Did you hear the breaking news recently—that multivitamins may shorten your life? Here’s how junk science from the American Medical Association (AMA) set off the media frenzy.
The study, published in the American Medical Association’s Archives of Internal Medicine, assessed the use of vitamin and mineral supplements in nearly 39,000 women whose average age was 62. The researchers asked the women to fill out three surveys, the first in 1986, the second in 1997, and the last in 2004, reporting what supplements they took and what foods they ate, and answering a few questions about their health.
That’s right, all the data was self-reported by the study subjects only three times over the course of the 19-year-long study. To say the data is “unreliable” would be a generous description. This kind of “data” has no place in a valid scientific study.
Then the researchers looked at how many of the women had died by 2008. They reported that the number of deaths were somewhat higher for women who took copper, a little bit lower for women who took calcium, but about average for most of the women.
In the study, all of the relative risks were so low as to be statistically insignificant, and none was backed up by any medical investigation or biological plausibility study. No analysis was done on what combinations of vitamins and minerals were actually consumed, and no analysis of the cause of death was done beyond grouping for “cancer,” “cardiovascular disease,” or “other”—there was certainly no causative analysis done. The interactions of potential compounding risk factors is always tremendously complex—and was ignored in this so-called study.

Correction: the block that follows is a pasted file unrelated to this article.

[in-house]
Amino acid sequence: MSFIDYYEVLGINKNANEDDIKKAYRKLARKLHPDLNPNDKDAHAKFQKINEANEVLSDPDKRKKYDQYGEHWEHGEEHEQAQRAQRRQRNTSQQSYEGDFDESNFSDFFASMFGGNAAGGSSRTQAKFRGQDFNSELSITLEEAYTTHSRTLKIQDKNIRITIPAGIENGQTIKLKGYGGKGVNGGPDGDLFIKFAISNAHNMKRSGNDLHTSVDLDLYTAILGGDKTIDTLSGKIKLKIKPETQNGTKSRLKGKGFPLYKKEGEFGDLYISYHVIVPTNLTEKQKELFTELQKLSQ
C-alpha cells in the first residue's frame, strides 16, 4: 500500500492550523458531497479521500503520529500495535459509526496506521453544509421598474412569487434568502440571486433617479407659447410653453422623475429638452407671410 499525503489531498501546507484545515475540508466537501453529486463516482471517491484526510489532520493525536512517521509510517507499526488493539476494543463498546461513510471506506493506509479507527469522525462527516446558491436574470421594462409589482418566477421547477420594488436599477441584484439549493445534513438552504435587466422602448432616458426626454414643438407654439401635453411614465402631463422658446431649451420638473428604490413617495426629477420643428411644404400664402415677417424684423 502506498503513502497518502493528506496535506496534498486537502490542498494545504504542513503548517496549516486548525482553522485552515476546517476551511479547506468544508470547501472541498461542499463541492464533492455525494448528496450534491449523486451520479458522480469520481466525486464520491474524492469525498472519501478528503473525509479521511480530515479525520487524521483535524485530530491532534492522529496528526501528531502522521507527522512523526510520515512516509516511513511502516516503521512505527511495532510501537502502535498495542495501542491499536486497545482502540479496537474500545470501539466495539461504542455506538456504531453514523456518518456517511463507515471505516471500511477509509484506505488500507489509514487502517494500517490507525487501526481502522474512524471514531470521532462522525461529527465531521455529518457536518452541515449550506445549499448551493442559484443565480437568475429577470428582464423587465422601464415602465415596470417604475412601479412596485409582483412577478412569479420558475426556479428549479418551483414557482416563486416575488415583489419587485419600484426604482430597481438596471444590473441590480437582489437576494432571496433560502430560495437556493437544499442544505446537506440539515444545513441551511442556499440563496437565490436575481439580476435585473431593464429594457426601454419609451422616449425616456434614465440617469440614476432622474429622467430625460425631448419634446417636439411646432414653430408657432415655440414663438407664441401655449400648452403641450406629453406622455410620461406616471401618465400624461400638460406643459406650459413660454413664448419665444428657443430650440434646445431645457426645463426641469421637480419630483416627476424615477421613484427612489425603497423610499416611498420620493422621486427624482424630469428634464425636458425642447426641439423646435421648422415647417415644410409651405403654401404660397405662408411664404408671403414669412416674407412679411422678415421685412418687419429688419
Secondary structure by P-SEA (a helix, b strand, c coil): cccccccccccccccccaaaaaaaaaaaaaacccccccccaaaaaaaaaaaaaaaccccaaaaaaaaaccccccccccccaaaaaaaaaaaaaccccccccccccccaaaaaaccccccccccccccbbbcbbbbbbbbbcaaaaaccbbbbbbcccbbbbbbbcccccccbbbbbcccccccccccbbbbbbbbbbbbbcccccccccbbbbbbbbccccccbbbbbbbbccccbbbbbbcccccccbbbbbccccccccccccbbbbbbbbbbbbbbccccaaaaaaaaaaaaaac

“Multivitamin” can mean many different things, and of course changed tremendously over the 19 years during which this “study” was conducted. Were they high quality? Were the ingredients synthetic or natural? How much of each nutrient was taken? Were they really taken at all? How good is anyone’s memory in describing what took place over many years? One would assume that that the women’s diets fluctuated greatly over the same period; when self-reporting only three times in 19 years, there is a great deal of information one would naturally leave out even if some of it was accurate. No analysis was done of the effect of supplements on the women’s overall health, nor of their effect on women of other ages.
In short, this study is less than useless: it is dangerous, because it is being used by the media and the mainstream medical establishment to blacken the eye of nutritional supplements using poor data, bad analysis, and specious conclusions—otherwise known as junk science.
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